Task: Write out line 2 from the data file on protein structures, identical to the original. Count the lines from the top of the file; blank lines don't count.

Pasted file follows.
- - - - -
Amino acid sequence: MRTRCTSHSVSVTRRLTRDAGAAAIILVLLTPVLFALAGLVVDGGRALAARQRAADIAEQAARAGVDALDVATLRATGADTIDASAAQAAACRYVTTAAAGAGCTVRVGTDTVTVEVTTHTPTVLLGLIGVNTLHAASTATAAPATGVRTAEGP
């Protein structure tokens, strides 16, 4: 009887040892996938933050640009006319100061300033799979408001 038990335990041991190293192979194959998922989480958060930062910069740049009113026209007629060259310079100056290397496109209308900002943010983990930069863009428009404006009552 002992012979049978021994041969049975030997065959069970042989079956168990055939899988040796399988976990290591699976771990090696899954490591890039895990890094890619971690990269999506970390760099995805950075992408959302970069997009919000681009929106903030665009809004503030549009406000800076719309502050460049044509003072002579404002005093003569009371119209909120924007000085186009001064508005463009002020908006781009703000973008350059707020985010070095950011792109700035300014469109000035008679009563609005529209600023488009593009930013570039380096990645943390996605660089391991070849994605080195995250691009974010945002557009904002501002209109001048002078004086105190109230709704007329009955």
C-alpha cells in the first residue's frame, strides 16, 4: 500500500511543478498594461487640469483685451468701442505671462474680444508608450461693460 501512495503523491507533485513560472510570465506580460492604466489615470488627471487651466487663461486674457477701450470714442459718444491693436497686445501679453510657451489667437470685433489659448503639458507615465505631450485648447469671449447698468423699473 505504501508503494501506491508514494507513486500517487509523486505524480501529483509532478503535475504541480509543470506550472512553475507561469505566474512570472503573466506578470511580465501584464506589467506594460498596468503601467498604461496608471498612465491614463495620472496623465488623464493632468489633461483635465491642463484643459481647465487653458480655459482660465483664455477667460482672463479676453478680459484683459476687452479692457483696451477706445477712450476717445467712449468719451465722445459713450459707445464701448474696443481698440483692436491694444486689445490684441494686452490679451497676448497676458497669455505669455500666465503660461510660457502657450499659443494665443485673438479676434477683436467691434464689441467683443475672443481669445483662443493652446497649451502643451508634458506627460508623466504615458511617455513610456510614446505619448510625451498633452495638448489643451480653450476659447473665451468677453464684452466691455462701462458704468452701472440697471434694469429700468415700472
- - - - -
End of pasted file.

């Protein structure tokens, strides 16, 4: 009887040892996938933050640009006319100061300033799979408001 038990335990041991190293192979194959998922989480958060930062910069740049009113026209007629060259310079100056290397496109209308900002943010983990930069863009428009404006009552 002992012979049978021994041969049975030997065959069970042989079956168990055939899988040796399988976990290591699976771990090696899954490591890039895990890094890619971690990269999506970390760099995805950075992408959302970069997009919000681009929106903030665009809004503030549009406000800076719309502050460049044509003072002579404002005093003569009371119209909120924007000085186009001064508005463009002020908006781009703000973008350059707020985010070095950011792109700035300014469109000035008679009563609005529209600023488009593009930013570039380096990645943390996605660089391991070849994605080195995250691009974010945002557009904002501002209109001048002078004086105190109230709704007329009955």